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Started by Richard A. Young Aug 4, 2010. 0 Replies

Following Pentecost Sunday Pastor Young taught us in a series, "The Results of Pentecost". Acts 2 reveals 7 results to the Apostle Peter's Pentecost Preaching in the development of the early church.…Continue


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Comment by Richard A. Young on November 28, 2011 at 11:10am

Monday Morning Ministry Minute                                                                                           November 28, 2011

Pastor Young says…

“In the vision of the valley of dry bones (Ezekiel 37: 1-3) God causes the prophet to see the nation of Israel in a destroyed, seemingly hopeless spiritual state. They are not only lifeless, but broken, brittle, dry and disconnected. God then asks the prophet, “Can these bones live?” In your broken, brittle, dry and disconnected state, God is asking you this same question, “can your bones live?” Though it looks impossible and hopeless, you possess the power to overcome adversity and hopeless destruction. Your heart may be broken, pockets may be empty, and friends may have turned away. Your life seems dark, desolate and depressing. As your enemy closes in and towers over you, your doom seems eminent. But there is a glimmer of hope: it is in Him that we live, move and have our being; and you shall receive power, after the Holy Ghost is come upon you! Prophecy to your bones, and command them, in Jesus’ name, to live!”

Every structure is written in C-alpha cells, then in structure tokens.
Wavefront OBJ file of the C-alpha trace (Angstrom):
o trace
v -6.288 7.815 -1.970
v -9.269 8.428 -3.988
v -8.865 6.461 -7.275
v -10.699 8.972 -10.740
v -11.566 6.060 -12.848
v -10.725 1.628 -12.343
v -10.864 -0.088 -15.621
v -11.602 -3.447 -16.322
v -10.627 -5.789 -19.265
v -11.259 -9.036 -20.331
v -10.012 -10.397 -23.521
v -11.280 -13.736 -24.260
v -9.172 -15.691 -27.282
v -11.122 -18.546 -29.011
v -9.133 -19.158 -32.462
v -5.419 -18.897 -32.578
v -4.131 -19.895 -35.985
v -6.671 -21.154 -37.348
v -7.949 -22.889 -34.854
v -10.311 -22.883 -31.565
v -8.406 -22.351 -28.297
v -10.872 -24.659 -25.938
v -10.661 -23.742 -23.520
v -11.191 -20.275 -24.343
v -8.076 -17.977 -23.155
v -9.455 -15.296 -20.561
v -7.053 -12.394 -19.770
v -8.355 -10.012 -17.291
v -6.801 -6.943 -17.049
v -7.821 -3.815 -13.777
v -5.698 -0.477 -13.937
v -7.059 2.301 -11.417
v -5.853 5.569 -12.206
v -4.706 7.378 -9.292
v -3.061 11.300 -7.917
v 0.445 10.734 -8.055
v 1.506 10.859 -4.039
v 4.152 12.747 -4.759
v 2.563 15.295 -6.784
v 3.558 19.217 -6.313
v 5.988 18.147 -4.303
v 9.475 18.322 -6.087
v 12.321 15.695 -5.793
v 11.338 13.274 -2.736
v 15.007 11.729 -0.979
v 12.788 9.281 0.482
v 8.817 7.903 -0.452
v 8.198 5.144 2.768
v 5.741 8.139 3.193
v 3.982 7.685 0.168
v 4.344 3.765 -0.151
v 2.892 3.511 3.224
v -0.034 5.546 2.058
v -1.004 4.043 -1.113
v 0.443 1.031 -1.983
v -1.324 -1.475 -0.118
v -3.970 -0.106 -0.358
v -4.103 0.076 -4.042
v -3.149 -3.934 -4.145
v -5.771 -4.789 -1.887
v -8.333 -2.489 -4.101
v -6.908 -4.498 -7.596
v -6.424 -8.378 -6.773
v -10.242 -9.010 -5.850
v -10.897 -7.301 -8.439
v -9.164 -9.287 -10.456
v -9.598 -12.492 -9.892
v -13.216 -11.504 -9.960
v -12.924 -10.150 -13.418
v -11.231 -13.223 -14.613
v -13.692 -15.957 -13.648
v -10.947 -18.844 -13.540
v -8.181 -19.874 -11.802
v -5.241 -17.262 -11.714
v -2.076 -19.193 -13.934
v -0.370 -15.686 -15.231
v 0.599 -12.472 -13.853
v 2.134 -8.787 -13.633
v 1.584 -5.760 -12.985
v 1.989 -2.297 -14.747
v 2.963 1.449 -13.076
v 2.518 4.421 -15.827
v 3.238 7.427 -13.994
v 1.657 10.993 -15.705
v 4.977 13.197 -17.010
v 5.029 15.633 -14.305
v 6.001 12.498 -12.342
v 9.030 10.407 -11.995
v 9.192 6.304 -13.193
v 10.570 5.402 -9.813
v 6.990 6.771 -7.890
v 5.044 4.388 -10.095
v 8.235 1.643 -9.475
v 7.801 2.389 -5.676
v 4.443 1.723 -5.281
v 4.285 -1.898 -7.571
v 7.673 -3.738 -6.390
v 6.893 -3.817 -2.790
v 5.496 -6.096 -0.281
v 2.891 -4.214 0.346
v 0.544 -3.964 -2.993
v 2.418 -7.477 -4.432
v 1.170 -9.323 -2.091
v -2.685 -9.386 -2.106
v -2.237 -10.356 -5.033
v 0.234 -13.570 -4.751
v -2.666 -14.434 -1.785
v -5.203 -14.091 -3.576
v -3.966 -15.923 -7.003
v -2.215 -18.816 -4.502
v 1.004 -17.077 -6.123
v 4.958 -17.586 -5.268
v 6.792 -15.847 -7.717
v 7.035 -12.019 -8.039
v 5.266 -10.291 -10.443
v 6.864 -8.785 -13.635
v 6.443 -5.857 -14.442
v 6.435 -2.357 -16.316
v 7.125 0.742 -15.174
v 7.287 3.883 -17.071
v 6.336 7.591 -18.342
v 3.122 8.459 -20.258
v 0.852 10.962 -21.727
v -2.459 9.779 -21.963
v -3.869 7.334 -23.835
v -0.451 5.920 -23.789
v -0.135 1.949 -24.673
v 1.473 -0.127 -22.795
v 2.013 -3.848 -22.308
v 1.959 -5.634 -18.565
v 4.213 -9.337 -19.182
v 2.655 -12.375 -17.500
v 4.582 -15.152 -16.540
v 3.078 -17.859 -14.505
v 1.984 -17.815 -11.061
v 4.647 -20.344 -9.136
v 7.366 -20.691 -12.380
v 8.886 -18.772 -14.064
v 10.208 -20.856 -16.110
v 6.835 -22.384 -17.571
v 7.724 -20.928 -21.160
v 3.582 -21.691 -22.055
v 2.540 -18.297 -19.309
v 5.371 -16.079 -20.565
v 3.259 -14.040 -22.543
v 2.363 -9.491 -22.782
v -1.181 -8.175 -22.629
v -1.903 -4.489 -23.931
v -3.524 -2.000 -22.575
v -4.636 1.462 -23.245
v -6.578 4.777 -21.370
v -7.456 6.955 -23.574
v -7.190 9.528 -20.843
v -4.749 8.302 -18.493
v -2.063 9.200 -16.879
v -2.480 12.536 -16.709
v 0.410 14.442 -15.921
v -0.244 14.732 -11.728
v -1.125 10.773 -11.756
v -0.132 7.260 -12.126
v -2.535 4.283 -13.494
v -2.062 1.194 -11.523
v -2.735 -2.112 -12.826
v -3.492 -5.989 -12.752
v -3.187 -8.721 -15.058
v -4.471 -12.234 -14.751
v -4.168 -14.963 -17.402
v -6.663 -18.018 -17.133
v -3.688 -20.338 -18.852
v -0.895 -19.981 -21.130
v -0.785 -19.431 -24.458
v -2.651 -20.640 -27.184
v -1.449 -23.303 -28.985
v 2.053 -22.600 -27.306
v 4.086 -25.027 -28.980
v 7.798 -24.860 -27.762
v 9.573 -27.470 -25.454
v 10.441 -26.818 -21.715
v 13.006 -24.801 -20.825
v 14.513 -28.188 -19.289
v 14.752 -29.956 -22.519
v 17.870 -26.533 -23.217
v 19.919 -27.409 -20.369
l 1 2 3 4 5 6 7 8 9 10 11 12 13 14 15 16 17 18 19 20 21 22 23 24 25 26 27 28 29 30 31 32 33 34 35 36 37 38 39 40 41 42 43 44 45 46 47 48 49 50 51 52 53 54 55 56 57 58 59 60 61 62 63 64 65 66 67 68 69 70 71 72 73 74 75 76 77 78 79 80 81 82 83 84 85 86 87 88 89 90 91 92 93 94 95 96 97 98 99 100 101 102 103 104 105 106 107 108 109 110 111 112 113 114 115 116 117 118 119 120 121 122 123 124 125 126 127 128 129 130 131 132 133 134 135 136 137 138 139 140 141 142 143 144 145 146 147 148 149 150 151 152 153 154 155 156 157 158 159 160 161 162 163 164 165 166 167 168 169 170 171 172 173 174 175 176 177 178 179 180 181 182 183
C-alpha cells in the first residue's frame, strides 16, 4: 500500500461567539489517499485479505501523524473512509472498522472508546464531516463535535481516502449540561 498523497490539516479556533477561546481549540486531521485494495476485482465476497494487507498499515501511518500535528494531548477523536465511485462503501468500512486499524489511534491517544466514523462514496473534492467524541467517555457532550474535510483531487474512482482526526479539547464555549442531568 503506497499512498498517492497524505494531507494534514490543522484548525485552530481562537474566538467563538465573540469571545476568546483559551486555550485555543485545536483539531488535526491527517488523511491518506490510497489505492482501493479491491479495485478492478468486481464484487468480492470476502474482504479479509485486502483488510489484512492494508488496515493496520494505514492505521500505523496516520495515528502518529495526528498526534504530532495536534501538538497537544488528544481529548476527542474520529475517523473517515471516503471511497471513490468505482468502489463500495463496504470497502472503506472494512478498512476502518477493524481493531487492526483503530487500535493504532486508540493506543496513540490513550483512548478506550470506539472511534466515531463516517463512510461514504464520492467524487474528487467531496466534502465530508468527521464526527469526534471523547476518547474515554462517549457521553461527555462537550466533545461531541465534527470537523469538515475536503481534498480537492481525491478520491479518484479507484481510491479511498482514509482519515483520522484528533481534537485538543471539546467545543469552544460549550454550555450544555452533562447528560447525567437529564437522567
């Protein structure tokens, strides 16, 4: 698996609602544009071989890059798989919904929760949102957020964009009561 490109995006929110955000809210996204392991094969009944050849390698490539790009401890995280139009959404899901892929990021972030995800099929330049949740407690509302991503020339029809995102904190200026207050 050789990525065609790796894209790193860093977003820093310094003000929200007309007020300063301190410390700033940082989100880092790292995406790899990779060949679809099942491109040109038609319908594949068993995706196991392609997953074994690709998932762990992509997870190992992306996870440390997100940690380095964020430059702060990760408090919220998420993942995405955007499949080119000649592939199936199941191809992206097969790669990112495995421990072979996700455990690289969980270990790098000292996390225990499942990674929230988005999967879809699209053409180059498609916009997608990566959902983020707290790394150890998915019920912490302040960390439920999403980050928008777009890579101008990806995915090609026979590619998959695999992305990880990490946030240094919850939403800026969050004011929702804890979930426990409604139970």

Comment by Richard A. Young on October 24, 2011 at 7:34pm

WORDStudy Discussion Forum                                                                                         Friday, October 21, 2011

Pastor Young says…


“Don’t Look Out, Look In!”

1 Corinthians 11: 27-29


Examine v. to inspect or scrutinize with care; investigate critically; inquire into. To subject (a person, organ, etc.) to medical scrutiny and testing. To test by questions or exercises as to qualifications, fitness, etc. to question formally in order to elicit facts, etc.

Dokimazo {dok-im-ad-zo} to test, discern, prove, try.


For many of us, this text serves as our Communion litany. The Apostle Paul writes back to the church at Corinth after receiving word of some irreconcilable differences the church has encountered. Here Paul speaks to the importance and sanctity of the Lord’s table. I imagine that after Paul left them to continue in his apostolic work, they didn’t hold fast to his instructions, and began to allow all manner of behaviors to be acceptable in God’s house and at His table. The Communion table is for believers to commemorate the suffering and sacrifice of our Lord and savior. This is the way in which He commanded us to remember Him. He didn’t say only to do this on the first Sunday, but “as often…”, then we show forth His death, ‘til He comes. The church at Corinth, I imagine, allowed the sacred ritual to become a block party. Sinners and saints alike were eating the Lord’s body like vultures, mindless of His struggle, sacrifice and suffering. Approach the Lord’s table with reverence and humility. Don’t come to the table to party or just because you’re hungry. Paul said, “if any man hunger, let him eat at home…” Communion is not a celebration feast, but a commemorative feast for those who have confessed faith in the Lord Jesus Christ. Many Christians rush to the table, the church, and into prayer because they’re hungry for a blessing. We treat the Lord as a cosmic ATM, always looking to make a convenient withdrawal, but have made no deposits. Come to the table humbly and reverently.